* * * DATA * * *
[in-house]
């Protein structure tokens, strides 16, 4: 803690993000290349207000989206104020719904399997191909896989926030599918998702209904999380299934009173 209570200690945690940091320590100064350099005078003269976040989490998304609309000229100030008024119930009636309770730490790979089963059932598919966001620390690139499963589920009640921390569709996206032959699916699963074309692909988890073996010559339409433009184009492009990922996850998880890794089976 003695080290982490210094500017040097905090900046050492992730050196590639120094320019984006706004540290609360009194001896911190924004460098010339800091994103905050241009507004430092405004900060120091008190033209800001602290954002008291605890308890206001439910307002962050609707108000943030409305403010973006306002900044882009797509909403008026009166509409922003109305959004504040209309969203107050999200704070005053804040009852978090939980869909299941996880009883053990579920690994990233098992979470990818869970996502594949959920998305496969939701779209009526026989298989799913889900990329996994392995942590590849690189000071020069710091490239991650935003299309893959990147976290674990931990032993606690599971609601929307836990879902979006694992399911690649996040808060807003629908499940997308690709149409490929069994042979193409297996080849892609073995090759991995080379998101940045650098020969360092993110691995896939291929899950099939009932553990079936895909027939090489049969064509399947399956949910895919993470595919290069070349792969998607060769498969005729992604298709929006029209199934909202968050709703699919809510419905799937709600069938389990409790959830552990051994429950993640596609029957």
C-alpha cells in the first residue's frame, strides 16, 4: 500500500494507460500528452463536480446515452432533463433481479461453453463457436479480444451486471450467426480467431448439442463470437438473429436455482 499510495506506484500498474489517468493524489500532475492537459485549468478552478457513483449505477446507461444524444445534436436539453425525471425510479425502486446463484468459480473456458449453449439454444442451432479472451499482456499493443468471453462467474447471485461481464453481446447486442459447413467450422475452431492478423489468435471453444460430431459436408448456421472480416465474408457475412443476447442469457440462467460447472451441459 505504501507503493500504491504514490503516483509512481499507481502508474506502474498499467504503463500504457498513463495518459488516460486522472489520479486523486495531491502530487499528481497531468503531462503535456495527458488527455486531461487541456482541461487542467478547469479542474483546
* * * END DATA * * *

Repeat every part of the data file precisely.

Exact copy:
[in-house]
């Protein structure tokens, strides 16, 4: 803690993000290349207000989206104020719904399997191909896989926030599918998702209904999380299934009173 209570200690945690940091320590100064350099005078003269976040989490998304609309000229100030008024119930009636309770730490790979089963059932598919966001620390690139499963589920009640921390569709996206032959699916699963074309692909988890073996010559339409433009184009492009990922996850998880890794089976 003695080290982490210094500017040097905090900046050492992730050196590639120094320019984006706004540290609360009194001896911190924004460098010339800091994103905050241009507004430092405004900060120091008190033209800001602290954002008291605890308890206001439910307002962050609707108000943030409305403010973006306002900044882009797509909403008026009166509409922003109305959004504040209309969203107050999200704070005053804040009852978090939980869909299941996880009883053990579920690994990233098992979470990818869970996502594949959920998305496969939701779209009526026989298989799913889900990329996994392995942590590849690189000071020069710091490239991650935003299309893959990147976290674990931990032993606690599971609601929307836990879902979006694992399911690649996040808060807003629908499940997308690709149409490929069994042979193409297996080849892609073995090759991995080379998101940045650098020969360092993110691995896939291929899950099939009932553990079936895909027939090489049969064509399947399956949910895919993470595919290069070349792969998607060769498969005729992604298709929006029209199934909202968050709703699919809510419905799937709600069938389990409790959830552990051994429950993640596609029957």
C-alpha cells in the first residue's frame, strides 16, 4: 500500500494507460500528452463536480446515452432533463433481479461453453463457436479480444451486471450467426480467431448439442463470437438473429436455482 499510495506506484500498474489517468493524489500532475492537459485549468478552478457513483449505477446507461444524444445534436436539453425525471425510479425502486446463484468459480473456458449453449439454444442451432479472451499482456499493443468471453462467474447471485461481464453481446447486442459447413467450422475452431492478423489468435471453444460430431459436408448456421472480416465474408457475412443476447442469457440462467460447472451441459 505504501507503493500504491504514490503516483509512481499507481502508474506502474498499467504503463500504457498513463495518459488516460486522472489520479486523486495531491502530487499528481497531468503531462503535456495527458488527455486531461487541456482541461487542467478547469479542474483546